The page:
Sunday, April 25, 2010

I love me some italics!

My lovely wife, who is also reading The Devil You Don't Know, looked up at me sweetly the other night while we were lying in bed (she was reading the manuscript; I was watching baseball) and said: You really like italics, don't you?

I said: Who? Me? No way!

So, she showed me the page. And seemingly every other word was italicized. Whoah. I hadn't realized that.

I do like to use italics to emphasize certain words because I strive to make my dialogue as realistic as possible. But after she pointed it out, it became clear that I ... overdo it.

It's apparently a tic, like a written whole-word stutter or a lisp. I can't help it, but I can go in and change most of them. So that's my next step in the never-ending saga of trying to get TDYDK ready. I'm going in and changing three-quarters of the italicized words back to normal.


I'm also waiting to hear from three beta readers who haven't checked in at all in the three weeks that they've had the manuscript. Since I've never done this before, I don't know whether I should be worried, pissed or not concerned. So I'm going for hopeful. As in, I'm hopeful that they are taking their time because they want to do a good job since the book is so good.

Yeah. That sounds good.

Sorry for the limited posts over the weekend. It was school play weekend for the 12-year-old, which proved quite stressful and hectic. And I'm still not feeling good yet. I'm not sure what's ailing me, but I'm starting to wonder if it's allergies. I have been exhausted, had a headache, sore throat and a cough for two weeks now. Blech.

Have a wonderful Sunday night and we'll talk again tomorrow.


  1. I never pressure my beta readers. Some read fast, some slow, some never, some finish within an hour of receiving the email.

    It sure helps to have someone check over your work. Italics. That's a new one. I'm a beta for one girl who is obsessed with semicolons and "had" constructs.

    A tickler email is all right to send your betas, but don't bug em. They're doing the best they can.

    - Eric

  2. Heh. I've discovered that I have me one of them thar tics, too. ;-)

    Apparently I'm addicted to -,--, and ... while writing, and use them interchangeably

  3. I used to have a thing for italics. That has been beaten out of me. If you are relying on them, you're being lazy. Think of stronger words and phrases.

    Josin, I'm addicted to dashes and ellipsis too, mostly dashes, though. My characters are always interrupting eachother. I gotta quit that.

  4. They are scattered throughout the story quite a bit. Agreed.
    What I noticed though was that the italics are used when there is a thought in play which I think is great. I like that better than reading he thought, she thought after every thought.

    I am still loving the story and doing my best.
    It'll probably be at the end of the week. Hang in there.

  5. It must be allergies, my daughter is having a hard time too.

    And don't rush to take out those italics. If they're there, you put them there for a reason. Only your agent knows for sure if they're detracting or enhancing.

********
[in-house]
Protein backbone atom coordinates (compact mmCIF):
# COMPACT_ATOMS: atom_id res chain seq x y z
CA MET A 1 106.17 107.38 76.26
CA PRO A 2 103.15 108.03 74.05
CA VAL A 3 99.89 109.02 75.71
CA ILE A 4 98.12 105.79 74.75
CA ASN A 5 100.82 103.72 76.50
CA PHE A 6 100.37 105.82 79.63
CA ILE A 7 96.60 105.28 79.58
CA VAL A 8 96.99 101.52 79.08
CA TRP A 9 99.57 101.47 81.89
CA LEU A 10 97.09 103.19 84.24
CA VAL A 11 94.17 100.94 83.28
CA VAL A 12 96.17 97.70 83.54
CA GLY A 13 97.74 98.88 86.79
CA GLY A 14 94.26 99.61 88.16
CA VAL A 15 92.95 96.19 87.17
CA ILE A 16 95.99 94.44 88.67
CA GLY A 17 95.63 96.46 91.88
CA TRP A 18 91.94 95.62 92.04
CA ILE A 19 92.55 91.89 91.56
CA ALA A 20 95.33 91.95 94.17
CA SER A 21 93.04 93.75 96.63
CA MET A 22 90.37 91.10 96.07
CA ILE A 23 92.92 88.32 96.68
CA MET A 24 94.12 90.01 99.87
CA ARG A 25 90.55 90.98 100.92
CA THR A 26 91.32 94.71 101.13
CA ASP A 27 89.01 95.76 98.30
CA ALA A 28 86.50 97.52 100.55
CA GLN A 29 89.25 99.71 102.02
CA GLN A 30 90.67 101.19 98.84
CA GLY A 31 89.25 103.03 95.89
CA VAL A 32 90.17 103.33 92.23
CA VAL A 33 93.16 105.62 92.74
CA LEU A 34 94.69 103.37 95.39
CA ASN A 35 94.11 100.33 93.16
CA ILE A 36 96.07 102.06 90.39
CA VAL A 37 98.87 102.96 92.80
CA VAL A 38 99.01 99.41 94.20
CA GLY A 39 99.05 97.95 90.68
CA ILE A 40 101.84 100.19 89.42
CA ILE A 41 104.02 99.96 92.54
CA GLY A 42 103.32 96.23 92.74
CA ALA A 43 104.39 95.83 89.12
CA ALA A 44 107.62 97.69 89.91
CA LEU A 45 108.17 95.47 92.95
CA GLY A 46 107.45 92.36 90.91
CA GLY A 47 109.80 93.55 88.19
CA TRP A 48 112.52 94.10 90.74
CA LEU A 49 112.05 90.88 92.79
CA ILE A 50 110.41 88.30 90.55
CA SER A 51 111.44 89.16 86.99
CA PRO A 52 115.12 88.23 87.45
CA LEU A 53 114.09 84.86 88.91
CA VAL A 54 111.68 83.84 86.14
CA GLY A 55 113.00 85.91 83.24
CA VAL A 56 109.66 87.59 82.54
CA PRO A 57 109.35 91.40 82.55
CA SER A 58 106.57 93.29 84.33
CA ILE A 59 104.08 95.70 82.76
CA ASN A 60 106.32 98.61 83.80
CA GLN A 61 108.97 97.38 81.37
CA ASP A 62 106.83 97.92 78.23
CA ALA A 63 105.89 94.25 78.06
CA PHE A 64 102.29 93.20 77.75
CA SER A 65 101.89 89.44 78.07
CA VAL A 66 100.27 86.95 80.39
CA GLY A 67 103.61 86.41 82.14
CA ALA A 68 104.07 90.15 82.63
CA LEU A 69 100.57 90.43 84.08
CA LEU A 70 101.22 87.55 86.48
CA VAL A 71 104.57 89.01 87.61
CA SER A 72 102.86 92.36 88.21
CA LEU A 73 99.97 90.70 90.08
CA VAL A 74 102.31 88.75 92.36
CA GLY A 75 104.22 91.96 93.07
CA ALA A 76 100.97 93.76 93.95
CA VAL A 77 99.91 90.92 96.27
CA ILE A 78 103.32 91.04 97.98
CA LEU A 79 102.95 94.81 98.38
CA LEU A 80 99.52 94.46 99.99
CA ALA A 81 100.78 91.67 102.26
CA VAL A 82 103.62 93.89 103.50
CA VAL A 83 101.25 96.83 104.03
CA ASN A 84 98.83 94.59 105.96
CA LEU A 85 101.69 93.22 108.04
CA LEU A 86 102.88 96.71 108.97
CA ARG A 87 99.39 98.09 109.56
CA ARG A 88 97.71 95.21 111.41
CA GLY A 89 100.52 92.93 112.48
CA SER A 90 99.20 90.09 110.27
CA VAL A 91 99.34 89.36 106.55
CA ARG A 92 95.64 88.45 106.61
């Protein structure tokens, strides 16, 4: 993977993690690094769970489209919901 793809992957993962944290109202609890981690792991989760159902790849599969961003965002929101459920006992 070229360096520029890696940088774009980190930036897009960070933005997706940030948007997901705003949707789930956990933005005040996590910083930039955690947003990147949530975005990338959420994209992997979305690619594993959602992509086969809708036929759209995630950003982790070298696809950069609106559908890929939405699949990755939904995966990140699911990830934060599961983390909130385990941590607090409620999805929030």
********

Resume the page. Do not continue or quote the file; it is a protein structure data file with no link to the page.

6. Eric: Yes, I plan on leaving them alone, although a tickler email at the one-month mark doesn't seem inappropriate.

    Josin & Amanda: I'm working on it. They seem to crop up most often in dialogue, and I suspect I am merely trying to capture the actual *sound* along with the words. See? I did it there!

    Gina: I agree with you. I wasn't going to change the thoughts (I like that, too). And take your time. Please. Get your work done first, before messing with mine. You are not one of the betas I was complaining about. You and Kristy have been great at checking in and assuaging my bat-shit crazy sensitive side.

    Anne (Piedmont): I'm only going to go in and ponder each one. If there's a good reason to use italics, I'll leave it. Otherwise, it's gone. :)

  7. I think we all have our little ticks like that. My latest beta pointed out my overuse of the ellipses (I can't help it ... I love using it) and she tended to lean far too heavy on the exclamation points. It helps to have someone point it out for us though.

    I learned my lesson the first time out -- when giving a ms to a beta reader, make sure there is a clearly defined time period for them to read and respond. IE. "Yeah sure, it would be awesome if you could take a look at it, but I've got to get sending this out to agents. Are you okay, time-wise, to read it and get your thoughts back to me in three weeks?"

    This way you have a timeframe when you can kind of start riding them or pull the plug on that beta altogether. Otherwise, some people might read your ms at the pace they'd read regular books ... and for some, that isn't very quickly.

    3 = the number of wins my O's have on the season (hangs head in shame)

  8. Tracy: I'm pretty sure I DID say said something to that effect/ At the very least, I pointed out that I'd like to get it out to agents ASAP. Oh well, live and learn. :)

  9. Then in that case you do what I had to with one of mine who went AWOL. (This really only works if they aren't writers & have a hard copy version). You email them -or whatever - and casually ask if they're almost done, because you need to star querying agents & aren't supposed to have any free-floating manuscripts out while you do that.

    Yes, it's lying, but that's the betas' fault for leaving you high and dry.

  10. I use elipses and semi-colons a lot... but mostly elipses... =)

    I know how it feels to wait, that's why I'm doing it chapter by chapter. And I figure if you get it in bits and pieces it's less overwhelming than trying to look at it all at once.

  11. Sadly, I heard from the beta today and he didn't care for the book. It kind of makes me wish I hadn't heard from him, you know? :)

    Oh well. Onward.